It’s wine time, North Hollywood. Don’t be afraid. You’ll be in the hands of the Wine Goddess
Does this sound like you or someone you know? “I like wine. I know nothing much about wine. I want to learn more about wine.” When part of the NoHo Arts District dot come team felt this same way on a recent trip to Napa Valley, we went to the Goddess for help, the Goddess of Wine. Now’s your chance to get some wine knowledge but in a fun, hands-on way, by tasting wine. Join Denise Lowe, the Goddess of Wine, on Sunday, March 16 for what we like to call wine school.
How did you become a wine aficionado?
I always liked wine – even before I was old enough to drink it legally (ahem…) – but I had a life-changing experience when a friend brought me a bottle of Rufino Riserva Chianti Classico back in the early 80’s. That was a $10 wine at a time when people were drinking jug wines – Carlo Rossi, Cribari, Riunite – so it was a heckuva gift. It was unlike anything I had ever tasted, and went exceptionally well with the spaghetti and meat sauce I made for dinner. That was the beginning. Several years later, my husband and I fell in love with a Merlot from Clos du Val in Napa; we went searching for the winery, found lots of other wines, wineries and friendly folks who loved to talk about and share their wines, and that set us on our path.
What tips do you have for wine novices to learn more about wine?
Keep tasting! It’s really the best way to learn. The more you taste, the more your palate remembers what you tasted, what you liked or disliked. And find a wine store in your area where the staff is knowledgeable and helpful. The big stores like Bevmo are OK for quick stops, but if you really want to learn, your best bet is to develop a relationship with a local wine purveyor. They can introduce you to wines that you might not find on your own.
What can we expect from your Wine 101 class?
Fun! The whole idea of Wine 101 is for students to realize that there’s no mystery to wine tasting. Students will learn how to look at, smell and taste wine; they’ll learn how wine is made, the many regions of the world where grapes are grown, and we’ll throw in some history and personal experiences.
WHAT: Wine 101
WHEN: Sunday, March, 16 at 12PM
WHERE: Luna Vine Wine Bar 3206 W. Magnolia Blvd., Burbank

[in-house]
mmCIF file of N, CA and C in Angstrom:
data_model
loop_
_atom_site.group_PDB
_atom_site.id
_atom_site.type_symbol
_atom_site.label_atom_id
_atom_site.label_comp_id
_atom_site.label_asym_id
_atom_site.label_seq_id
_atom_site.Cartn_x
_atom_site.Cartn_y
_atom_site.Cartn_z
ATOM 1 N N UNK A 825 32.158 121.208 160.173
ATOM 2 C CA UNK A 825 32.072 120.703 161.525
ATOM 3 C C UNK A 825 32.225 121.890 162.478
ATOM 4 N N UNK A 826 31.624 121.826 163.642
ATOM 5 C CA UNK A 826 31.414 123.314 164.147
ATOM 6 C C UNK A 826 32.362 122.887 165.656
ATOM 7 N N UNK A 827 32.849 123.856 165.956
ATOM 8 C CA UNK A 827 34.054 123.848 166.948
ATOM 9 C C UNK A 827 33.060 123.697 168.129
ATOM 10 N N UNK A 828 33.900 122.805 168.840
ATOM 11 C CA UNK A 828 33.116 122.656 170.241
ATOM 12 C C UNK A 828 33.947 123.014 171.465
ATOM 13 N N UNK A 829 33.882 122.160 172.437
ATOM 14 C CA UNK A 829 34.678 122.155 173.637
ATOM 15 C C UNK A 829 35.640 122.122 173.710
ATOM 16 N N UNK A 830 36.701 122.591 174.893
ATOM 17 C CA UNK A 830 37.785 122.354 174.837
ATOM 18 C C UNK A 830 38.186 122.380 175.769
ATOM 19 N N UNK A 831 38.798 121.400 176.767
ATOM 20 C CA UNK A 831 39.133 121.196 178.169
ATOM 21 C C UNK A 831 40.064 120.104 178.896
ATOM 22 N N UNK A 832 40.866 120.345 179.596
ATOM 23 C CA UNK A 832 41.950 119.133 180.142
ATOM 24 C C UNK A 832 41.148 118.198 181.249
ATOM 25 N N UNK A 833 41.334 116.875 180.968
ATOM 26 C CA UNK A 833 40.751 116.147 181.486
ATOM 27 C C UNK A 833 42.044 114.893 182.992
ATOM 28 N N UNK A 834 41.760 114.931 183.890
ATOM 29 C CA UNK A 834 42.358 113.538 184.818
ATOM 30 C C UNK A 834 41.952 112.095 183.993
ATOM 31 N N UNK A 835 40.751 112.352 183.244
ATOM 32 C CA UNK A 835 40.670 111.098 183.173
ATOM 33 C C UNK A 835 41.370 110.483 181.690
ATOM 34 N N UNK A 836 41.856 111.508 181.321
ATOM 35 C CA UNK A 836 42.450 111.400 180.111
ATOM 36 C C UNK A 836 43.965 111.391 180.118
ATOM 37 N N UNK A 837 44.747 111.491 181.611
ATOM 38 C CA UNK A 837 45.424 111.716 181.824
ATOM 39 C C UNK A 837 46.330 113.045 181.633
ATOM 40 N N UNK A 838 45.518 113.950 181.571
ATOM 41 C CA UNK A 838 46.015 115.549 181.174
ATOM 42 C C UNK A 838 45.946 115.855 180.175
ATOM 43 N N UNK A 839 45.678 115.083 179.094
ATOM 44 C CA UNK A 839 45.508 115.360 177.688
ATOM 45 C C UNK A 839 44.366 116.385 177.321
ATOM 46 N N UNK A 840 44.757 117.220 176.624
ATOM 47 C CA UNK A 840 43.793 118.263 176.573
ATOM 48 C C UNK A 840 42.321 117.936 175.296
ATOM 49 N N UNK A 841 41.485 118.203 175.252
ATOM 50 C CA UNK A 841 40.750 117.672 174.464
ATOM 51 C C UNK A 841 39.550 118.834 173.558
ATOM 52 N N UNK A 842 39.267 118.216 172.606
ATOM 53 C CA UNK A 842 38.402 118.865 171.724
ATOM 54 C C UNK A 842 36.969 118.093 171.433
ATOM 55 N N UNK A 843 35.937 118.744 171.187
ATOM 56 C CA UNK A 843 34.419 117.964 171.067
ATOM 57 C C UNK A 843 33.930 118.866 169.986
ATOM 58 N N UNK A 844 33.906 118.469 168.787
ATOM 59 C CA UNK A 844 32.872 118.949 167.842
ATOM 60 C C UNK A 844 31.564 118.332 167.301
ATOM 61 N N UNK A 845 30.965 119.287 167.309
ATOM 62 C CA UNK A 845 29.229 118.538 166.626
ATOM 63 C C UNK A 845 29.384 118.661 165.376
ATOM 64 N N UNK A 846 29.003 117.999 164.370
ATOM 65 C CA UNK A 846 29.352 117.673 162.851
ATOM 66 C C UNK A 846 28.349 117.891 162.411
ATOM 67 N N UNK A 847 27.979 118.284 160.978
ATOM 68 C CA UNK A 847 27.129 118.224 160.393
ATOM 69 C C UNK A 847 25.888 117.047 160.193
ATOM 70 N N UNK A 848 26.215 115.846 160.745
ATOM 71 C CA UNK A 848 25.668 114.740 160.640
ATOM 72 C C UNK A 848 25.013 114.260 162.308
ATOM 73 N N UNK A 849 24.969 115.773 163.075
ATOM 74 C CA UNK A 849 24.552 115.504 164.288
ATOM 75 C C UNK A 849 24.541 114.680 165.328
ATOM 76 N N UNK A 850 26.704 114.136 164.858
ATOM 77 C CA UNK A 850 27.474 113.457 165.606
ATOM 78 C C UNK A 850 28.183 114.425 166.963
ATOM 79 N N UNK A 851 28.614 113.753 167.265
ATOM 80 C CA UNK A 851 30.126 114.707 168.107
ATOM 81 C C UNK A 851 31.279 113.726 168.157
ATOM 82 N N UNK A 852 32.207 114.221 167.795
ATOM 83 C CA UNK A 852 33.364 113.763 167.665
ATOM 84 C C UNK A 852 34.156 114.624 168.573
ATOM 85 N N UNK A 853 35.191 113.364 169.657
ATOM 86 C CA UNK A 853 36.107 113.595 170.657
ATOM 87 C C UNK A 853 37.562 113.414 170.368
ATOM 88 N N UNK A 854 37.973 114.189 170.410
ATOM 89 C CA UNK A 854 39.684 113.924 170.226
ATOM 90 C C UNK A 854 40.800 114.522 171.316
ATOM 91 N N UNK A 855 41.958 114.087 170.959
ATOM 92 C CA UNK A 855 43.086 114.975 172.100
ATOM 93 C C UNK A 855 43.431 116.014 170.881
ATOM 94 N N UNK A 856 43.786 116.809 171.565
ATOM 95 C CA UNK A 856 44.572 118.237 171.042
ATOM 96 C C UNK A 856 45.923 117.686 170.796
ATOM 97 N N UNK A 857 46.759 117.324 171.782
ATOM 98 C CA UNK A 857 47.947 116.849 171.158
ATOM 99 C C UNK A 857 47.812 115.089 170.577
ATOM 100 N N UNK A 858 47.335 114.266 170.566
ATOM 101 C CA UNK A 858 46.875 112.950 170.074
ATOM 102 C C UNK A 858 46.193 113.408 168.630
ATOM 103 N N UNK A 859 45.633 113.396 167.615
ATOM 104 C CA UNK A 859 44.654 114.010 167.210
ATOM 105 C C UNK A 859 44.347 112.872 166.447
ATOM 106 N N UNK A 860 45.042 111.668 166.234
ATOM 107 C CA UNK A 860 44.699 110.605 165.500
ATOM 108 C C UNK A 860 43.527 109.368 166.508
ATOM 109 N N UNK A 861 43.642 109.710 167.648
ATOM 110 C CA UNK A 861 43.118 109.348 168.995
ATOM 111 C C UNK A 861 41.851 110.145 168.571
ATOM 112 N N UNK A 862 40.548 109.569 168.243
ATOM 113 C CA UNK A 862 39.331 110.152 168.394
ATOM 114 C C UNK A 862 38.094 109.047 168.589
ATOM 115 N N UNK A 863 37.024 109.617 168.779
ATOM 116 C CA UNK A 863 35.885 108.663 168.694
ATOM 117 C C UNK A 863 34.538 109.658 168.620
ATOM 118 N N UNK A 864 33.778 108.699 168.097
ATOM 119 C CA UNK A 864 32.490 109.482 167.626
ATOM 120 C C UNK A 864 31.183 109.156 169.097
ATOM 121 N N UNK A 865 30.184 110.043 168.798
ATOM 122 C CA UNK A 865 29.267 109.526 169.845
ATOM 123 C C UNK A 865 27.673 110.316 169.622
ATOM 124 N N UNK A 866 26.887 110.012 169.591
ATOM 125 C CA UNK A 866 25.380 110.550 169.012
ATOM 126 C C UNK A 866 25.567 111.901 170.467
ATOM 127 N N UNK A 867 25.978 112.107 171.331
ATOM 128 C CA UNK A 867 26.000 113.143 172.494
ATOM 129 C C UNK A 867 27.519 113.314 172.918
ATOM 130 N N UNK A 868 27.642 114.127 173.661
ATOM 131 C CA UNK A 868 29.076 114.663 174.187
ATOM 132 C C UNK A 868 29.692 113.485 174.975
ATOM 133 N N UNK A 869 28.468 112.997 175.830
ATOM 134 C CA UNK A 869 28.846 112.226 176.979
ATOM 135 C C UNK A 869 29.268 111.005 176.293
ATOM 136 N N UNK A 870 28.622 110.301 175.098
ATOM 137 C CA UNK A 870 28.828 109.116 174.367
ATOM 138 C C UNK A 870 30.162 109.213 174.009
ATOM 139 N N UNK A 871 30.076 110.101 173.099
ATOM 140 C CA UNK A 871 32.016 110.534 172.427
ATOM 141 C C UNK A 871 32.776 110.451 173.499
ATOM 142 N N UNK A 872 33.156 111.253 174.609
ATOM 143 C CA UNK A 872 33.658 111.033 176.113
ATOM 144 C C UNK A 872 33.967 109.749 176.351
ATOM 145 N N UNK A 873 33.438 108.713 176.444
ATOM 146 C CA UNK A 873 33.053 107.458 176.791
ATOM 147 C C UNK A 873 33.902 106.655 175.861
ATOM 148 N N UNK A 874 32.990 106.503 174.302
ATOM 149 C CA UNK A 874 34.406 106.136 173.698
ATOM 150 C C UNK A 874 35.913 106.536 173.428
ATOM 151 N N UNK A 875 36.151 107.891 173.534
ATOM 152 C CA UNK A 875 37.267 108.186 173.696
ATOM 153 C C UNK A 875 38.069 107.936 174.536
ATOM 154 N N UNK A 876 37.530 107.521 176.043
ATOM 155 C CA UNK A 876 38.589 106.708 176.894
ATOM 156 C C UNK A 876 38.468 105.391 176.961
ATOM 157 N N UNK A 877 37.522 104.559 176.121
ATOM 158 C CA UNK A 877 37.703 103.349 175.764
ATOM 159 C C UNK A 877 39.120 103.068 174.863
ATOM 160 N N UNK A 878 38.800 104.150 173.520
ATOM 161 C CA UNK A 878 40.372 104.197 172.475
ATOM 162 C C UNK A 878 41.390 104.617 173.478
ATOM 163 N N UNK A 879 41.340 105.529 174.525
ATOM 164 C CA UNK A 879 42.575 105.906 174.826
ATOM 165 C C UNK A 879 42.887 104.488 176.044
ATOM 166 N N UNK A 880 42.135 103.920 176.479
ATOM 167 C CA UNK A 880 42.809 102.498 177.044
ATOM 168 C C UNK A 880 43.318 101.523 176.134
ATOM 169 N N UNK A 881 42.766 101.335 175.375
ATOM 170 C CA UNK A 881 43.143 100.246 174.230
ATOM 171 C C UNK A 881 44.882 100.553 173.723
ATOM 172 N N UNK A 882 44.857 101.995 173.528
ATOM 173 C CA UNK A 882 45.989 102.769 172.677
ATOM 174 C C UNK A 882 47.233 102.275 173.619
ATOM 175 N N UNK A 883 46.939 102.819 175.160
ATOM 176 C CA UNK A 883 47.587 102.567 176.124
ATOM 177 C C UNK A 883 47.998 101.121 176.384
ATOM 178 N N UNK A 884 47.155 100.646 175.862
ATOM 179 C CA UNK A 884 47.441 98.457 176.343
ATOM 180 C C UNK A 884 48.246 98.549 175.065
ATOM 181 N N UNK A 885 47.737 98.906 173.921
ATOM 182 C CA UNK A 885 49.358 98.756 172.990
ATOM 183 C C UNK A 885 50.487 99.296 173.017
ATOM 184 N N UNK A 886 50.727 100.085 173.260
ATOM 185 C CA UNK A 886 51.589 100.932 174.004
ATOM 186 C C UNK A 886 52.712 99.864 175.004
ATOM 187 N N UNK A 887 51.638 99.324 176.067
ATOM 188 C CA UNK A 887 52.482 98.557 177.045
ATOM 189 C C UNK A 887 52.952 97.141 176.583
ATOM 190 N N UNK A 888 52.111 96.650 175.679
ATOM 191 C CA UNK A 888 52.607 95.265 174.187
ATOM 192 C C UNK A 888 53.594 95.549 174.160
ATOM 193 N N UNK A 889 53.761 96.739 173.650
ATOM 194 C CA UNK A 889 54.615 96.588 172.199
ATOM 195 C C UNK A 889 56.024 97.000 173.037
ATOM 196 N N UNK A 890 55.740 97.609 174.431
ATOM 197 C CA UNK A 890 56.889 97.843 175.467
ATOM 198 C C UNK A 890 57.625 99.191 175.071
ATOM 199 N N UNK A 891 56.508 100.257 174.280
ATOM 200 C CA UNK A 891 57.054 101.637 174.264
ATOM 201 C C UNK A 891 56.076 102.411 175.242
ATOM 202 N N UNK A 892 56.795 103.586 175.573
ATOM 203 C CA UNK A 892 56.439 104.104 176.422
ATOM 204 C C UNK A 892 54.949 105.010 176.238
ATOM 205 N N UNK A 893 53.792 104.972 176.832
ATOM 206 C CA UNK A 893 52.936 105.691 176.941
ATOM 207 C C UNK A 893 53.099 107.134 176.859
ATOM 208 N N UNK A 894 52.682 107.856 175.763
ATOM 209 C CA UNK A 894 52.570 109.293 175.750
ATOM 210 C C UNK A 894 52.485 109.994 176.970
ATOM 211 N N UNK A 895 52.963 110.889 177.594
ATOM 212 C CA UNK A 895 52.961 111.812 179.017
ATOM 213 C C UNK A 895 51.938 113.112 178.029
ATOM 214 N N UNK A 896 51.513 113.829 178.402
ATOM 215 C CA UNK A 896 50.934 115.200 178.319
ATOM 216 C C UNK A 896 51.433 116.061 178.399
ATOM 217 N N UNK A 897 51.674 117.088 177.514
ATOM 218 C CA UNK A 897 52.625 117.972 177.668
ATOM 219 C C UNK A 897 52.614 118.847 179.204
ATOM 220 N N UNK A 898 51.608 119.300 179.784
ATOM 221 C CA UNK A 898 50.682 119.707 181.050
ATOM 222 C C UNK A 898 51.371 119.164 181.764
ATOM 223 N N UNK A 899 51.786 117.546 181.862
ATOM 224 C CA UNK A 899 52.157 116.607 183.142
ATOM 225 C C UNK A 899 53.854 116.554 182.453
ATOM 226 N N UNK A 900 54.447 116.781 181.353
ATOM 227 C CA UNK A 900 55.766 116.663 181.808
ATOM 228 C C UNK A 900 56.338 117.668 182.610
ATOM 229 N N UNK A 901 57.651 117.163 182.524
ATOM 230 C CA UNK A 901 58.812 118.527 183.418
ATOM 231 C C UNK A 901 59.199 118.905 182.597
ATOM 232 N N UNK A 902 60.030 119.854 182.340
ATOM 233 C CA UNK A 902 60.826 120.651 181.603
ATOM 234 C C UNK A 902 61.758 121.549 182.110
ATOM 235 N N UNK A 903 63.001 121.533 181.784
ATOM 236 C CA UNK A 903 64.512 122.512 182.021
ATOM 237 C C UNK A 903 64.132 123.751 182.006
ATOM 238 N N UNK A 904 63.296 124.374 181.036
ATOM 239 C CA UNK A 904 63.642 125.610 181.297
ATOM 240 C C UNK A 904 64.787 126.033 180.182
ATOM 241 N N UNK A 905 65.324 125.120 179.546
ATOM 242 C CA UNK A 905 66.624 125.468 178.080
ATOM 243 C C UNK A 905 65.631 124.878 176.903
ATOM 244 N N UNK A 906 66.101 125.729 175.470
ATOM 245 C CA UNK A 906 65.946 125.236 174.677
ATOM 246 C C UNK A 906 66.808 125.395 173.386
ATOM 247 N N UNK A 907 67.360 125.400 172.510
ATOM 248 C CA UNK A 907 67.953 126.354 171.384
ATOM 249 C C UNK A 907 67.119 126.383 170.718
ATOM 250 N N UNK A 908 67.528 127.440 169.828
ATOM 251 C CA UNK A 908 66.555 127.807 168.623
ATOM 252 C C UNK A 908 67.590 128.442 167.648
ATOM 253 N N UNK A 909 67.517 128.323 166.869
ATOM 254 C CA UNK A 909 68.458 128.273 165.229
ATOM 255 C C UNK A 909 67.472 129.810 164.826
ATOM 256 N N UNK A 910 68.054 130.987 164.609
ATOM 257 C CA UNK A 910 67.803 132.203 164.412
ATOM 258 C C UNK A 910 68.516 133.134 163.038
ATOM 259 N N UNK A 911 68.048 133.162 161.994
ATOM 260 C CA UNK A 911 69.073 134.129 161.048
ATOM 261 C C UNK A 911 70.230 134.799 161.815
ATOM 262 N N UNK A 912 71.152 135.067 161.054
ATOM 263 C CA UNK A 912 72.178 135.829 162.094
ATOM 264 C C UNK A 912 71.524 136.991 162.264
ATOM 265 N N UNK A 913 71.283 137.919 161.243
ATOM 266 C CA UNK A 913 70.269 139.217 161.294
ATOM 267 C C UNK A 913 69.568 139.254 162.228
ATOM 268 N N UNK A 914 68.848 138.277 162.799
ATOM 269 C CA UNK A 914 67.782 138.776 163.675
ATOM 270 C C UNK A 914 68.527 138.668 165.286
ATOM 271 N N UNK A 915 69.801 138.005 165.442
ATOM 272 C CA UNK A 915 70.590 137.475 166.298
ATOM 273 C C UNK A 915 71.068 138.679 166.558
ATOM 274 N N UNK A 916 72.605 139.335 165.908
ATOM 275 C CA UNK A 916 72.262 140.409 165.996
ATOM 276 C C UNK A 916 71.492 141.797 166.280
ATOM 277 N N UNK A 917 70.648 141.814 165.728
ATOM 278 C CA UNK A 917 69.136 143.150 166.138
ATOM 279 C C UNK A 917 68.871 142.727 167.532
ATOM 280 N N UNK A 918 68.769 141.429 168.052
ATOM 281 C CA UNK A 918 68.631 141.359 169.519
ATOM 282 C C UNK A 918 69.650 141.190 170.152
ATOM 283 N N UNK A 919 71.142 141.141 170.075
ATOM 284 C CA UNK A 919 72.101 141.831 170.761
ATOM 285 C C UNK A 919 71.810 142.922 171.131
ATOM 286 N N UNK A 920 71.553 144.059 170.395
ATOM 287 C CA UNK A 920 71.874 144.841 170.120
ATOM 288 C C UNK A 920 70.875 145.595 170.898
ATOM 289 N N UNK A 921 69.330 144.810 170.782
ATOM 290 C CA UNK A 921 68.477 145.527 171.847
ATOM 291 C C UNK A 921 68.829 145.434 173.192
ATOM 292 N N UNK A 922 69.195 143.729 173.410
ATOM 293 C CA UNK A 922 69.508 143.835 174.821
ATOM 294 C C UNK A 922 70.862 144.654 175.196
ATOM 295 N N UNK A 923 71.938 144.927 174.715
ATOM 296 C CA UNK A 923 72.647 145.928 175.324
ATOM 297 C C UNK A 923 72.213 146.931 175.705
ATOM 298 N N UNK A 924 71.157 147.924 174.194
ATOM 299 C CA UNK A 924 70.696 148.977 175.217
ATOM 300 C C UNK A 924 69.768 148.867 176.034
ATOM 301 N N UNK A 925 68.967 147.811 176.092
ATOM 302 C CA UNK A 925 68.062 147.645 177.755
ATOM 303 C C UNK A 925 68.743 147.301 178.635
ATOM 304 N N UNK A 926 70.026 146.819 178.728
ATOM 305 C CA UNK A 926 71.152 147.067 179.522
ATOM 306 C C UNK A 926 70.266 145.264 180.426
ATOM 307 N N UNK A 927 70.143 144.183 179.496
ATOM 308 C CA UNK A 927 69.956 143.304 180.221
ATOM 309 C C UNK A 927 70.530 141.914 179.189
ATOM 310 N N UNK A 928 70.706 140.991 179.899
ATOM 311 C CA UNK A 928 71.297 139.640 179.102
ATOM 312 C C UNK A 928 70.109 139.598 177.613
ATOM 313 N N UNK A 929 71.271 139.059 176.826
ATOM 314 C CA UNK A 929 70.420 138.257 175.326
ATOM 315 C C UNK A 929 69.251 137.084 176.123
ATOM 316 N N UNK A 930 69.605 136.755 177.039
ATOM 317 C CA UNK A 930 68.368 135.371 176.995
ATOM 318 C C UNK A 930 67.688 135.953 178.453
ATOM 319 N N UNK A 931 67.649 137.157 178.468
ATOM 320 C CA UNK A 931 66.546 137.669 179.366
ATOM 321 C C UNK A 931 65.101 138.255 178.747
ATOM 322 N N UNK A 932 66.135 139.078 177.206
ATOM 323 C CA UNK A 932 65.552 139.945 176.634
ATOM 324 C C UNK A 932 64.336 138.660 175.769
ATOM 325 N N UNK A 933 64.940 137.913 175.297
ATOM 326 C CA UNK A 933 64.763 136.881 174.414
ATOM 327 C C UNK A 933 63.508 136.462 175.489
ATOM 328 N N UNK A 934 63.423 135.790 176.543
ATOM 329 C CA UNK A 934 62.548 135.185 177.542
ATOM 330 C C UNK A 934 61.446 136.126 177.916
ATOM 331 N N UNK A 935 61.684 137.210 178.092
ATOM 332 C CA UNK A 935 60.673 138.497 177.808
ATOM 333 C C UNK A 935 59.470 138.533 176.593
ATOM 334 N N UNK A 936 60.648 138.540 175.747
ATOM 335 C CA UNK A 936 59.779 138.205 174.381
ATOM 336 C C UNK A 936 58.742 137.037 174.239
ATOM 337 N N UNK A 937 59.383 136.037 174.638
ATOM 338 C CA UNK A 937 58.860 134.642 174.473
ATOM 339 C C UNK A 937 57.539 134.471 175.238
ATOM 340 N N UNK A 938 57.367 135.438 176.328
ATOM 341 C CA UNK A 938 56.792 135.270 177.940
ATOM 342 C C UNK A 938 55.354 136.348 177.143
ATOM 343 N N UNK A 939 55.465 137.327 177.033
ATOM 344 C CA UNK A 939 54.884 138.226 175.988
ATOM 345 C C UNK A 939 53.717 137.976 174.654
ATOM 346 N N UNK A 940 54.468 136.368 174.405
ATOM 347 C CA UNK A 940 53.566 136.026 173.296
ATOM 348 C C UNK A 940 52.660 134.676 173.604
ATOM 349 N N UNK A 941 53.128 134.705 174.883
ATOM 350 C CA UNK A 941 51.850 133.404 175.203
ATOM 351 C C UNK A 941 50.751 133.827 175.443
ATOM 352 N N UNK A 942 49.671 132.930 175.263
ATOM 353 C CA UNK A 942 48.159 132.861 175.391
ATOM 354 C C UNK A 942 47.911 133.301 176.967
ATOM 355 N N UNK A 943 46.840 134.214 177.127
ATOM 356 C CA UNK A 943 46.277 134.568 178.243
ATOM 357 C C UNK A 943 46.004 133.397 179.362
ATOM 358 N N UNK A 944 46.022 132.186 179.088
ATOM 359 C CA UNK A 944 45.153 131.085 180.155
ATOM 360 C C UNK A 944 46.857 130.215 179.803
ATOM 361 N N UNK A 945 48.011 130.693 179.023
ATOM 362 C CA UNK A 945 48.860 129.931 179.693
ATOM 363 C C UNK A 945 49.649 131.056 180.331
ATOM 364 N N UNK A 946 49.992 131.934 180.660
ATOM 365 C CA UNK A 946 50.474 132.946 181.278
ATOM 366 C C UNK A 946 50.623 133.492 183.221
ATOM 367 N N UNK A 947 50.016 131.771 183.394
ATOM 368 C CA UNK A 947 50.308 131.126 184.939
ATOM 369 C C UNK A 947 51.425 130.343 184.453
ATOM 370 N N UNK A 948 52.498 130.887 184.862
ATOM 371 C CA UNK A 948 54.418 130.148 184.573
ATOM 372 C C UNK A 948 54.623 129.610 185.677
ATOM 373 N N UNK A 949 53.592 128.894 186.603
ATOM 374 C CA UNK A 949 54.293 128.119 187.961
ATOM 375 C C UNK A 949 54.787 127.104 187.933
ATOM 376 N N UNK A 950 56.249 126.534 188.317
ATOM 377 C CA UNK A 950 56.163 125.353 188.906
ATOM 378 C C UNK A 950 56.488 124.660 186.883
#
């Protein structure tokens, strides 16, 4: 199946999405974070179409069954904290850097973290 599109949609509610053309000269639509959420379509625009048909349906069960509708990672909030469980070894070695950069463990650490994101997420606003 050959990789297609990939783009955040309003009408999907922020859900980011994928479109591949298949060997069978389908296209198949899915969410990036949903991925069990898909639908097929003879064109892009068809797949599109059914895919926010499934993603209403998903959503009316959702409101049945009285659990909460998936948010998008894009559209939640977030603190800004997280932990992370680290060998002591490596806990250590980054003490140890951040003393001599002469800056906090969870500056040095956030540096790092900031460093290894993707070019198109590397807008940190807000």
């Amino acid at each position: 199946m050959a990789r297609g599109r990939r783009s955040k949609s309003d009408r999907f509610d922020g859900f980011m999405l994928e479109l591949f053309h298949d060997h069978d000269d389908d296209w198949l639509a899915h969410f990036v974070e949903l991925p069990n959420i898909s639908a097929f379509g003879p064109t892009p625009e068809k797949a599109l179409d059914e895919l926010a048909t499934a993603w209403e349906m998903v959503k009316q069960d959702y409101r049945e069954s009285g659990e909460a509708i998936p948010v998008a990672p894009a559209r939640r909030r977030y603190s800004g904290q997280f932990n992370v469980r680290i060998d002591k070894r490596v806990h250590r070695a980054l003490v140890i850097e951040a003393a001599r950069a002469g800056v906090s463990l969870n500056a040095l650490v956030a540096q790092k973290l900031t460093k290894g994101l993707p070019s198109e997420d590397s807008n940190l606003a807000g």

In terms of wine etiquette, what are some dos and don’ts while tasting wine?
Be open. Taste everything, but don’t drink everything. That’s what dump buckets are for. You don’t want to get drunk. Besides it being bad form, it fatigues your palate and you can’t taste effectively. And then you fall down, and it’s embarrassing…
What are your favorite places to taste wine?
I love, love, love the Central Coast of California, from Malibu to Paso Robles. You read that right – Malibu is one of the newest AVAs (American Viticultural Areas) in California – and there are great wines coming out of there. Personally, I’m really passionate about the Santa Ynez Valley in Santa Barbara County. It’s really close to visit for a day or two of wining, the winemakers are friendly and the wines are extraordinary.
Do you have a top 5 list of your favorite wines?
I have to limit it to 5!? That’s a tough one. Here is a list of 5 wineries within 1 to 2 hours’ drive from the Valley, and whose wines I keep in my cellar:
Shai Cellars – Buellton – No tasting room, but on the wine list at several great restaurants, including the Tam O’Shanter here in LA. Big, beautiful Rhone varietals from the Happy Canyon and Ballard Canyon AVAs in Santa Ynez. Buy direct from the website: www.shaicellars.com
Four Brix – Ventura – Great tasting room in an industrial park. Most of the grapes are sourced from Paso Robles. Winemaker and owner, Gary Stewart, is extremely knowledgeable and happy to talk about winemaking. www.fourbrixwine.com
Cantara Cellars – Camarillo – Mike and Chris Brown have a lovely tasting room, also in an industrial park, and most of their grapes are sourced from their family estates in Lodi. Cute dogs, too. www.cantaracellars.com
Tercero Wines – Los Olivos – Winemaker Larry Shaffer is passionate about Rhone varietals, and I’m especially fond of his delicate white wines as well as his full-bodied reds. www.tercerowines.com
Clos Pepe Estate – Lompoc – Winemaker, vineyard manager, and all-around Renaissance man, Wes Hagen, makes some of the best Pinot Noirs from the Sta. Rita Hills AVA. He also makes killer, and very affordable, Syrah under the Axis Mundi label. www.clospepe.com
Find the Goddess of Wine here:
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